FAA chief plans to commit to ‘more troops on the ground’ at aircraft factories

FAA chief plans to commit to ‘more troops on the ground’ at aircraft factories

The Federal Aviation Administration’s top official plans to tell a House panel Tuesday that the agency will step up its oversight of ground presence in aircraft manufacturing.

The official, Mike Whitaker, will appear before ruling a month after a door panel exploded from a Boeing 737 Max 9 while it was in flight, raising new questions about Boeing’s quality control practices, as well as on the surveillance of the aircraft manufacturer by the FAA.

“In the future, we will have more troops on the ground closely scrutinizing and monitoring production and manufacturing activities,” Mr. Whitaker plans to say in testimony before the Committee on Aviation Subcommittee. transportation and infrastructure of the House of Representatives, according to extracts published by his agency.

“Boeing employees are encouraged to use our FAA hotline to report any safety concerns,” Mr. Whitaker plans to say. “And we will consider the full extent of our enforcement authority to ensure that Boeing is held accountable for any non-compliance.”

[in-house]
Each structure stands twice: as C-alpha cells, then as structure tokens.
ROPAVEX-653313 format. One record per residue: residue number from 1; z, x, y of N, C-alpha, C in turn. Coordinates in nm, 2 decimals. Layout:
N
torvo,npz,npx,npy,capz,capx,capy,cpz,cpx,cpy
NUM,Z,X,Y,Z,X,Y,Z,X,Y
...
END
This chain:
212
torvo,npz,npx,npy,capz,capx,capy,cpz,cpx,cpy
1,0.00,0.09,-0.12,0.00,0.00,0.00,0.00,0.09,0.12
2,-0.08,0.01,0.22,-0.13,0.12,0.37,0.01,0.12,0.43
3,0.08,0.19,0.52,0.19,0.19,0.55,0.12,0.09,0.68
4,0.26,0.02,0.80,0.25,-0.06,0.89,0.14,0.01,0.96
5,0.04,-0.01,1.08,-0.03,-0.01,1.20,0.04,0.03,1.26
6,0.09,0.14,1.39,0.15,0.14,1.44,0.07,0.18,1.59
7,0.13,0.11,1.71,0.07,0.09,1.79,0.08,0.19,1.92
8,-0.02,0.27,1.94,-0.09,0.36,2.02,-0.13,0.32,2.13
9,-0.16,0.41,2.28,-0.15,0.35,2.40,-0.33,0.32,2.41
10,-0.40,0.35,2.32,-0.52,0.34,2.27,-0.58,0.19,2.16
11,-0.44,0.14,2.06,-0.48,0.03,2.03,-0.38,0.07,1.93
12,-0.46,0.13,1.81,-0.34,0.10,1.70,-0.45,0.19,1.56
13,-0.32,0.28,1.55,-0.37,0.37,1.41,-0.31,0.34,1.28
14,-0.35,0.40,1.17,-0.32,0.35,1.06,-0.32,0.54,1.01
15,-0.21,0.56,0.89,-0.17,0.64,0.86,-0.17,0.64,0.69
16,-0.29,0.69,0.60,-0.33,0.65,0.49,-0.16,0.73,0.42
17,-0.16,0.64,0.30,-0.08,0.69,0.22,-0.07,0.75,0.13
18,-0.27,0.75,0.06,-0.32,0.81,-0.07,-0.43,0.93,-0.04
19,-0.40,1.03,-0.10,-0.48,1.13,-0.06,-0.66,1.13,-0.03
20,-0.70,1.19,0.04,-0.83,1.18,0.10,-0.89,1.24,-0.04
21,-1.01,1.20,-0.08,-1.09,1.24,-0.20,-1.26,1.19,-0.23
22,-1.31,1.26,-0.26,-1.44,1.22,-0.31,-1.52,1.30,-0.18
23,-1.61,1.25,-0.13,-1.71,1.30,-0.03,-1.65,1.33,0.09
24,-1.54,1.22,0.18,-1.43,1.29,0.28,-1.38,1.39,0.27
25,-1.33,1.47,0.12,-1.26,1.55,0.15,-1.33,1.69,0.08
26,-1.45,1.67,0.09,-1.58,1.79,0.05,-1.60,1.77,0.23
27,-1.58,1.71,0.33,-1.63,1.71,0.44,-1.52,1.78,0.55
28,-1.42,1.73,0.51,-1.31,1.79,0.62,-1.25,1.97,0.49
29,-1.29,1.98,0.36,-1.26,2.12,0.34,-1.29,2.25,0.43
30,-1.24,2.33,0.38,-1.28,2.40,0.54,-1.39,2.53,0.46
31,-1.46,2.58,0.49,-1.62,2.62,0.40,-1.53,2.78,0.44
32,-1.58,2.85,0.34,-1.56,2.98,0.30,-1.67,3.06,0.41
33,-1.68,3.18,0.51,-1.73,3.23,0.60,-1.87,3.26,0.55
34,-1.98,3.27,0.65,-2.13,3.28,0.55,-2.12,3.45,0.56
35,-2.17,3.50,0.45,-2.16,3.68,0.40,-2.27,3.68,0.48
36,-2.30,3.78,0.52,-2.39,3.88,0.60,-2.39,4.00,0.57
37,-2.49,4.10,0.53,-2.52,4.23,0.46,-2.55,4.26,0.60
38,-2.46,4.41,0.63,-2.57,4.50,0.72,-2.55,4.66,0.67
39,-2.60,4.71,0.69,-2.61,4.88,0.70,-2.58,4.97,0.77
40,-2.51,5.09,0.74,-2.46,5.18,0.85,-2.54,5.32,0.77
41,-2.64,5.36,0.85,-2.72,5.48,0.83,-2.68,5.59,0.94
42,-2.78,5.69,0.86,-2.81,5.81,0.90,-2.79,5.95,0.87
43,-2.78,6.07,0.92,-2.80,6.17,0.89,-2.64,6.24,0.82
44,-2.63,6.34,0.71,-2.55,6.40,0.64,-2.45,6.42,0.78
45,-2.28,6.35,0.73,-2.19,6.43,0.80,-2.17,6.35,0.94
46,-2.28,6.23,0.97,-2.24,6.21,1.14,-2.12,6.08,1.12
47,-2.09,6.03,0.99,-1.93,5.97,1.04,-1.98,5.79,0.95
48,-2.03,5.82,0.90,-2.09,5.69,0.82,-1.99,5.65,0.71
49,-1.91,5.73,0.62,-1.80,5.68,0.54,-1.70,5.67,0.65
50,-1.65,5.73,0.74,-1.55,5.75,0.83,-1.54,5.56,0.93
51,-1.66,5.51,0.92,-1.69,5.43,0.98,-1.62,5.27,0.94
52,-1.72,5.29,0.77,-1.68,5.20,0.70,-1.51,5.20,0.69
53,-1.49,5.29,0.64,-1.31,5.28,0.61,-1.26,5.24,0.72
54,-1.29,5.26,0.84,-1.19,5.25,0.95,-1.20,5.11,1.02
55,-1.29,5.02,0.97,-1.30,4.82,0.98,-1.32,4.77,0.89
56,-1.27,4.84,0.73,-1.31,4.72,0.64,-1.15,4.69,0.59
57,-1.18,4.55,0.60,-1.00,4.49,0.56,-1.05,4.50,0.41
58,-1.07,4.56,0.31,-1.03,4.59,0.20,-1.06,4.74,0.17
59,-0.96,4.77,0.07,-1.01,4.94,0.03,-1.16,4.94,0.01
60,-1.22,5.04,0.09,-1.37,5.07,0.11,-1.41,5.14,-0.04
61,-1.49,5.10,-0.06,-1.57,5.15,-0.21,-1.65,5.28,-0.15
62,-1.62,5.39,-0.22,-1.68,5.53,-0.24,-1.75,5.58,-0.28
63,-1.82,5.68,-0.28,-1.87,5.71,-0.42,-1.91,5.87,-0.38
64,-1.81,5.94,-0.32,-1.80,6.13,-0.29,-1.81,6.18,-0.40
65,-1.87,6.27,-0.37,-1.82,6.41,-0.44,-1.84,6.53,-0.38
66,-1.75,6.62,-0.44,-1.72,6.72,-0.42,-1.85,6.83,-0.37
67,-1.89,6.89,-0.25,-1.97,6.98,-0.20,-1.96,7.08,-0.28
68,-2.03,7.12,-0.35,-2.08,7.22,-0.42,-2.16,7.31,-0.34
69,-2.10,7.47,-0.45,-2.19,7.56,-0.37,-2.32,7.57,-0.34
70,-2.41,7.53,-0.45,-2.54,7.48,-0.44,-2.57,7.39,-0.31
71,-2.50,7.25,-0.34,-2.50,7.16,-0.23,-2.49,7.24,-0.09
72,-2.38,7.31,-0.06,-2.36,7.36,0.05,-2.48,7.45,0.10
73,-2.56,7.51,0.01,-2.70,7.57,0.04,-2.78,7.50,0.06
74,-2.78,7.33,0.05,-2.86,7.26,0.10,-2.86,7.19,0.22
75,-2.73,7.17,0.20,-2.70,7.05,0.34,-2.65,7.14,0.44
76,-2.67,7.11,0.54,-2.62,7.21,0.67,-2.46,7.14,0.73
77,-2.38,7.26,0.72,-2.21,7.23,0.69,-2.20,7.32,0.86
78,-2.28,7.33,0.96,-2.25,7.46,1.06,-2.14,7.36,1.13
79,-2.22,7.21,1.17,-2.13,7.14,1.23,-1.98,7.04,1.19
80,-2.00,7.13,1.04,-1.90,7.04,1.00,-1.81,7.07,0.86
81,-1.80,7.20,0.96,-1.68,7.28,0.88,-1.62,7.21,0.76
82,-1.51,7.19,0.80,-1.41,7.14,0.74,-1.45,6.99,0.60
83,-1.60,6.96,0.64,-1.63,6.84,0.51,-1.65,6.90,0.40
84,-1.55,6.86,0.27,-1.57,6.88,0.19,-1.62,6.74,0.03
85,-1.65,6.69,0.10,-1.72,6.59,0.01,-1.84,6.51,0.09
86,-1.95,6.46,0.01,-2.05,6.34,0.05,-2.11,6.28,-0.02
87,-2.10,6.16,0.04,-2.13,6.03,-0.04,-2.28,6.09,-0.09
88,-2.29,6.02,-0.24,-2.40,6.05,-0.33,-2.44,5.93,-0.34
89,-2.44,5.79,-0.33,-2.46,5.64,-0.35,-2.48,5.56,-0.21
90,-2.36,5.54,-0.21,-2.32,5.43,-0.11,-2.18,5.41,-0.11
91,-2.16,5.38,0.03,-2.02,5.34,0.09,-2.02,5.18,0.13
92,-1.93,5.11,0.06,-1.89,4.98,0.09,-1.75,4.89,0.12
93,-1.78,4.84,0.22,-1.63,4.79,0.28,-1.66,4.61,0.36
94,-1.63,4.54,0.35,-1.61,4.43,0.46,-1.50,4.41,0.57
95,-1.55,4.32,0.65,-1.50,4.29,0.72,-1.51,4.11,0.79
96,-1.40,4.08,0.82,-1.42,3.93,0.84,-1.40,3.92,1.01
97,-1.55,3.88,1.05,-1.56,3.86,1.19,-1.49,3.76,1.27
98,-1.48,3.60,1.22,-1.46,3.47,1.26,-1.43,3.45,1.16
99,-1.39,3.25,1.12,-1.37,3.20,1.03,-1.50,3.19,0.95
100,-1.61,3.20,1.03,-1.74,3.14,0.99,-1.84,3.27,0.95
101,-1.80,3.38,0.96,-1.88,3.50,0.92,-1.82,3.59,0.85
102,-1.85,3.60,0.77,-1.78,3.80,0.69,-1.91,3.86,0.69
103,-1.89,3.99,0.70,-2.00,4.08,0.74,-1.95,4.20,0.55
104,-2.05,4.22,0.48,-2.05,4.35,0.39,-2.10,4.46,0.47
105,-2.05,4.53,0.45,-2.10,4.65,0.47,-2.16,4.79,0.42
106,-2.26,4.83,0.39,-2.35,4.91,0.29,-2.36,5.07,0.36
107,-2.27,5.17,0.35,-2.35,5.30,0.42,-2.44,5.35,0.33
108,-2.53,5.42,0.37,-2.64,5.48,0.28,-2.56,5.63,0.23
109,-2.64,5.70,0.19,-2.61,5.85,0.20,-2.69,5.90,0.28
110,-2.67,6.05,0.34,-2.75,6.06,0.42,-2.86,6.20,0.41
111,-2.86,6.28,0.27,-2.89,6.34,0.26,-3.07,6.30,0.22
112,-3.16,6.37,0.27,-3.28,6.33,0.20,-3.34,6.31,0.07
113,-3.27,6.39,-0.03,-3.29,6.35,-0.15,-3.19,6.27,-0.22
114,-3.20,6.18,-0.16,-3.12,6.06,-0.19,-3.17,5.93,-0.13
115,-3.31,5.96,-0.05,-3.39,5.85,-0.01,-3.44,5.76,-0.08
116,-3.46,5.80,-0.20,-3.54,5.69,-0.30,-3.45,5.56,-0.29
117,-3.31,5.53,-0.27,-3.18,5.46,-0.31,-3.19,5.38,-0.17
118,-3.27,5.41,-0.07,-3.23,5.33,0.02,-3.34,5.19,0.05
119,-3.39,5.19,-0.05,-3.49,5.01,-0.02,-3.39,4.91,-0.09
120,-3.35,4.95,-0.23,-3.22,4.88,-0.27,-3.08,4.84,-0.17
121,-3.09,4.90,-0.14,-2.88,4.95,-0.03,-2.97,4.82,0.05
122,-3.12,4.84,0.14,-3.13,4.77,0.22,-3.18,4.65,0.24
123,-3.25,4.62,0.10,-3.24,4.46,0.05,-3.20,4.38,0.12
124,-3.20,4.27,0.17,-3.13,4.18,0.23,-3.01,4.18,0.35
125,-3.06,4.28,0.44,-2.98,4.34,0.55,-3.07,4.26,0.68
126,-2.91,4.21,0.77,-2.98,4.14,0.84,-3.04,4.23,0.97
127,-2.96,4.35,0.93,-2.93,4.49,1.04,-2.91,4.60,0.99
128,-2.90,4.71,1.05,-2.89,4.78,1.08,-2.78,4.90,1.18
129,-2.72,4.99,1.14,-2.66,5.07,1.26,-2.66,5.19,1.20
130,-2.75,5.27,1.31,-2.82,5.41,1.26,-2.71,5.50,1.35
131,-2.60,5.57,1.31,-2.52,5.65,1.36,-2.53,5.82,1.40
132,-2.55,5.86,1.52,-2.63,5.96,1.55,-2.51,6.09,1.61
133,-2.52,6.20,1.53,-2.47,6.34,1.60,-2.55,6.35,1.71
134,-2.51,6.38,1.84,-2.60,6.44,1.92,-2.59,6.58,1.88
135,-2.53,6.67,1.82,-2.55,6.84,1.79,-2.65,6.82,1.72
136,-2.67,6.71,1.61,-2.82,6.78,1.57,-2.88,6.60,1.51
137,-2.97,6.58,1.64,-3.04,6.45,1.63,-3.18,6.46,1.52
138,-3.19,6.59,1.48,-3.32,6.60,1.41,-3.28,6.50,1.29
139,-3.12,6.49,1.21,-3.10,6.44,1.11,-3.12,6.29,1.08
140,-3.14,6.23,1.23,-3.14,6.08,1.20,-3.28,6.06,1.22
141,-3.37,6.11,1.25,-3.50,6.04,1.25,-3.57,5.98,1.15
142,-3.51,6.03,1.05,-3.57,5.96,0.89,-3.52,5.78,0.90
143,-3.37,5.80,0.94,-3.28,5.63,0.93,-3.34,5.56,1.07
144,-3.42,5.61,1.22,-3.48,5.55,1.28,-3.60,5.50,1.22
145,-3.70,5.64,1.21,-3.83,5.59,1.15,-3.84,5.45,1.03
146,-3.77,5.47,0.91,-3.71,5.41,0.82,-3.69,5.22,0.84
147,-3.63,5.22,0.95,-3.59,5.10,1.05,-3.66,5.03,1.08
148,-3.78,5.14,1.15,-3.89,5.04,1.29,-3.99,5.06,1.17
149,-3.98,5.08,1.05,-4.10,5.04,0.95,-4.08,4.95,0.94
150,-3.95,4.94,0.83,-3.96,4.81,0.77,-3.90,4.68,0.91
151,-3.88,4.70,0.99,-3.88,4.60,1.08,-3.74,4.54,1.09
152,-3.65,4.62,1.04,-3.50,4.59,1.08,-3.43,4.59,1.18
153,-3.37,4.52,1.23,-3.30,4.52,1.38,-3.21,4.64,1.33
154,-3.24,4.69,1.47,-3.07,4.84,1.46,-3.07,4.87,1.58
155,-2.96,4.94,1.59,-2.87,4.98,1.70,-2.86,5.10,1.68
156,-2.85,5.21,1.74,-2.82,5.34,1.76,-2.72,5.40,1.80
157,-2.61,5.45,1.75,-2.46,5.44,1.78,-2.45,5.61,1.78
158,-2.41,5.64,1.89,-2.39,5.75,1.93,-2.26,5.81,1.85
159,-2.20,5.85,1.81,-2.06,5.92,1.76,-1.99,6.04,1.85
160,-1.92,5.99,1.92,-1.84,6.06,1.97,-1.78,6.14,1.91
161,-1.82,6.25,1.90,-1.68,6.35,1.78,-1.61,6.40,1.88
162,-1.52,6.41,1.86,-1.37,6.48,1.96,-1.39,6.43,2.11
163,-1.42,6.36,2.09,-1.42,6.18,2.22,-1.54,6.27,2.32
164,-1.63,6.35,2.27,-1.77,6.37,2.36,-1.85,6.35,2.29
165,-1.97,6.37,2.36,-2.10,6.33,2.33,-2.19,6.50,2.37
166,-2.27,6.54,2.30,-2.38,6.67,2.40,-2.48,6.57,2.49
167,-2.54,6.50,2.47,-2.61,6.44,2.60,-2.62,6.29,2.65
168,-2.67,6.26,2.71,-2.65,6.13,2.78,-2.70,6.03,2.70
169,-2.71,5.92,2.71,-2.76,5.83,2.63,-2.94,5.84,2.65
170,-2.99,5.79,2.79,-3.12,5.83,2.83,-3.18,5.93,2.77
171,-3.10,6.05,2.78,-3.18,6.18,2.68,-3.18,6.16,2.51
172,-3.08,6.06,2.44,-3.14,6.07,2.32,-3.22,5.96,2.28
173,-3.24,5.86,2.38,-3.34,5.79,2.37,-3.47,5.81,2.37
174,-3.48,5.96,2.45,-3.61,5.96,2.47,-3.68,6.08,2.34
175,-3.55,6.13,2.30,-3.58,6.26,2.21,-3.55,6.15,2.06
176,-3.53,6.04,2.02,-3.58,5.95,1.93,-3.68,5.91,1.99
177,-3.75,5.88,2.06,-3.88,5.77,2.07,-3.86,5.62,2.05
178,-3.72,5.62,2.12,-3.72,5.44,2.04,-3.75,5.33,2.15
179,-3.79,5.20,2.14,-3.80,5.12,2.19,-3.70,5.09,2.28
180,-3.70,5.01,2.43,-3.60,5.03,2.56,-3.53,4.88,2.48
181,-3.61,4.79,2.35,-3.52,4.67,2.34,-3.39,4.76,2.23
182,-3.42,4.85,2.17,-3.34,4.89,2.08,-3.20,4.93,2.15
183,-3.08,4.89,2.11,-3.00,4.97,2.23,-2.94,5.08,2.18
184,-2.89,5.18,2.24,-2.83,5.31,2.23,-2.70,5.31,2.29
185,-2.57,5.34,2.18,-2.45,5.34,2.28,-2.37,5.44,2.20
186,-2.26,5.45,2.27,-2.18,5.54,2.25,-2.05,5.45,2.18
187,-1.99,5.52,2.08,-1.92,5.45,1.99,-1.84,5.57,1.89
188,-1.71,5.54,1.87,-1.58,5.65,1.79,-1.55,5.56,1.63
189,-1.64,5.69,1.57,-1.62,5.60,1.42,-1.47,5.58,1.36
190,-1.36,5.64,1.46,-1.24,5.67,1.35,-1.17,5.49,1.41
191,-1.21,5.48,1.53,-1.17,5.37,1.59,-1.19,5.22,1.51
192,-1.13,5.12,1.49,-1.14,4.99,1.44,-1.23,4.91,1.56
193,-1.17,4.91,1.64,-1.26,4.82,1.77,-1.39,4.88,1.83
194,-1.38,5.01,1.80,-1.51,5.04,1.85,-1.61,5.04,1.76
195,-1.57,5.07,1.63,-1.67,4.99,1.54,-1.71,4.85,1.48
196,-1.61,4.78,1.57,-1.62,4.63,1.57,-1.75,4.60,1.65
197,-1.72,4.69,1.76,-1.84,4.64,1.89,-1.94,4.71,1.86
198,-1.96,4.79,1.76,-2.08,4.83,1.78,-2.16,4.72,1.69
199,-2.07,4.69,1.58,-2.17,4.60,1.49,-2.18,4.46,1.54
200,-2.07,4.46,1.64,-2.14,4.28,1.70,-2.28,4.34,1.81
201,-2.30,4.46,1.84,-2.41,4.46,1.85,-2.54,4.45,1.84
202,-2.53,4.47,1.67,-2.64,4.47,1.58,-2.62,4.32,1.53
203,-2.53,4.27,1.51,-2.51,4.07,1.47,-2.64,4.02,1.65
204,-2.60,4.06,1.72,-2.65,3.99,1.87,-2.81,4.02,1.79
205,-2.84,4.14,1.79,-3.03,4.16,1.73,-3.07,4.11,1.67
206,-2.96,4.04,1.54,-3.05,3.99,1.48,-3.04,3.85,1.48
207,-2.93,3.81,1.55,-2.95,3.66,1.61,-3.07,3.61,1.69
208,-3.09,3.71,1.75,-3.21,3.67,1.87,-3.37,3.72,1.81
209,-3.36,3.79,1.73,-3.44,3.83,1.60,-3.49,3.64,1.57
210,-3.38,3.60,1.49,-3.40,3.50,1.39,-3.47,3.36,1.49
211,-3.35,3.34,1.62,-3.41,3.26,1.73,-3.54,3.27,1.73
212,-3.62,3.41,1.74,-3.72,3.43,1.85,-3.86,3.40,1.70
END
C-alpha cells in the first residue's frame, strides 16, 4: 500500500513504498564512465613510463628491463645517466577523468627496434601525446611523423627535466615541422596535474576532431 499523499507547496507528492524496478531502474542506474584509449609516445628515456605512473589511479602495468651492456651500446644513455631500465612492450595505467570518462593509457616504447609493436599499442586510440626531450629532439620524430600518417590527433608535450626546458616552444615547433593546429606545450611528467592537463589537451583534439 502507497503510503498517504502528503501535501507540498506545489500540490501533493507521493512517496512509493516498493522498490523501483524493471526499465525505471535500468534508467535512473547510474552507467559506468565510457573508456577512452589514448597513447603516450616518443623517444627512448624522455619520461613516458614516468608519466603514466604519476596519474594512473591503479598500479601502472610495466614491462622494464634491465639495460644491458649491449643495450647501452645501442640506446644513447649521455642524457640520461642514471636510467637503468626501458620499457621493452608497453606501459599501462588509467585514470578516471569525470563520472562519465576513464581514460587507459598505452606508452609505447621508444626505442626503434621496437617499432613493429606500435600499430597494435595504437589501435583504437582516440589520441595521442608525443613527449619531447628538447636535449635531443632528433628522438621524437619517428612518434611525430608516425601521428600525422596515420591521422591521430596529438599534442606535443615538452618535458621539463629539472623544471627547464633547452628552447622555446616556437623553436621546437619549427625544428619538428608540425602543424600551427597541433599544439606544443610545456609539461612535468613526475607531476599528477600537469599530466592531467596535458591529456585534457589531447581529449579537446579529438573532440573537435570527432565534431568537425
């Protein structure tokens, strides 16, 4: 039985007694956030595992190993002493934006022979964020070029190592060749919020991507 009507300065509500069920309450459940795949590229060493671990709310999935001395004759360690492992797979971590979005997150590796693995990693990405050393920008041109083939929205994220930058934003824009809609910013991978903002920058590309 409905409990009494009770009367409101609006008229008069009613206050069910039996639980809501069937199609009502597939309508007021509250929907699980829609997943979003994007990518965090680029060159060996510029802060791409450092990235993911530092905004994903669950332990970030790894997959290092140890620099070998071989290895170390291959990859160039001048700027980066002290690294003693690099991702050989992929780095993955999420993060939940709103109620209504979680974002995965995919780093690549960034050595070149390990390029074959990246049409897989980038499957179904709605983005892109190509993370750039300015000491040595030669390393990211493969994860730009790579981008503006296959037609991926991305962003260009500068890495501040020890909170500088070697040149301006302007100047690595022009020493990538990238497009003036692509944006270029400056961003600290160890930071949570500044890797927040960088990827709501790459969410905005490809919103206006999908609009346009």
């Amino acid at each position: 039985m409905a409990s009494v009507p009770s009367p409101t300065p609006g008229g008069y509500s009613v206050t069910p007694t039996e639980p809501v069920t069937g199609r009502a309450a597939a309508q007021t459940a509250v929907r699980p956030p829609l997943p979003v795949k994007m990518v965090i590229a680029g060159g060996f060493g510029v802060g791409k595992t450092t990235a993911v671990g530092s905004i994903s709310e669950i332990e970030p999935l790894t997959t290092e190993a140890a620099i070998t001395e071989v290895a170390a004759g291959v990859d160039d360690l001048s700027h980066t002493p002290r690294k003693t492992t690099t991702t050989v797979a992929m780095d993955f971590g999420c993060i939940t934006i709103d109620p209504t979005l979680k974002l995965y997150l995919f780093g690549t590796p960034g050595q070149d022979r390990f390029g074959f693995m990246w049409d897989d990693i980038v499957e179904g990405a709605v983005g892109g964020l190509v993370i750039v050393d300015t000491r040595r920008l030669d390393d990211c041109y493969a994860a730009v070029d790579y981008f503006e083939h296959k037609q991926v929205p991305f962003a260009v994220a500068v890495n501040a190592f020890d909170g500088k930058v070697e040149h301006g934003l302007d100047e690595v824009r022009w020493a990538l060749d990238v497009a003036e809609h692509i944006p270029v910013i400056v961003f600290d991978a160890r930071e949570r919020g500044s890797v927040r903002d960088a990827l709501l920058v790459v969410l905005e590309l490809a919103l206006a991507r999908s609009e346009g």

The episode with the door panel, known as a door jam, occurred on an Alaska Airlines flight shortly after it took off from Portland, Oregon, on January 5. The FAA quickly grounded similar Max 9 planes. At the end of January, he announced that they could resume flying after being inspected.

The National Transportation Safety Board is expected to release its preliminary report on the episode as early as Tuesday.

Over the past month, the FAA has taken a hard line against Boeing, banning the company from increasing production of the 737 Max series until it fixes quality control issues. This is a new crisis for the aircraft manufacturer involving the Max, following two fatal accidents involving Max 8 aircraft in 2018 and 2019.

The door jam episode also sparked scrutiny of the FAA’s track record of monitoring Boeing and its long-standing practice of allowing the aircraft maker’s employees to perform safety work on behalf of the government .

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David B.Otero

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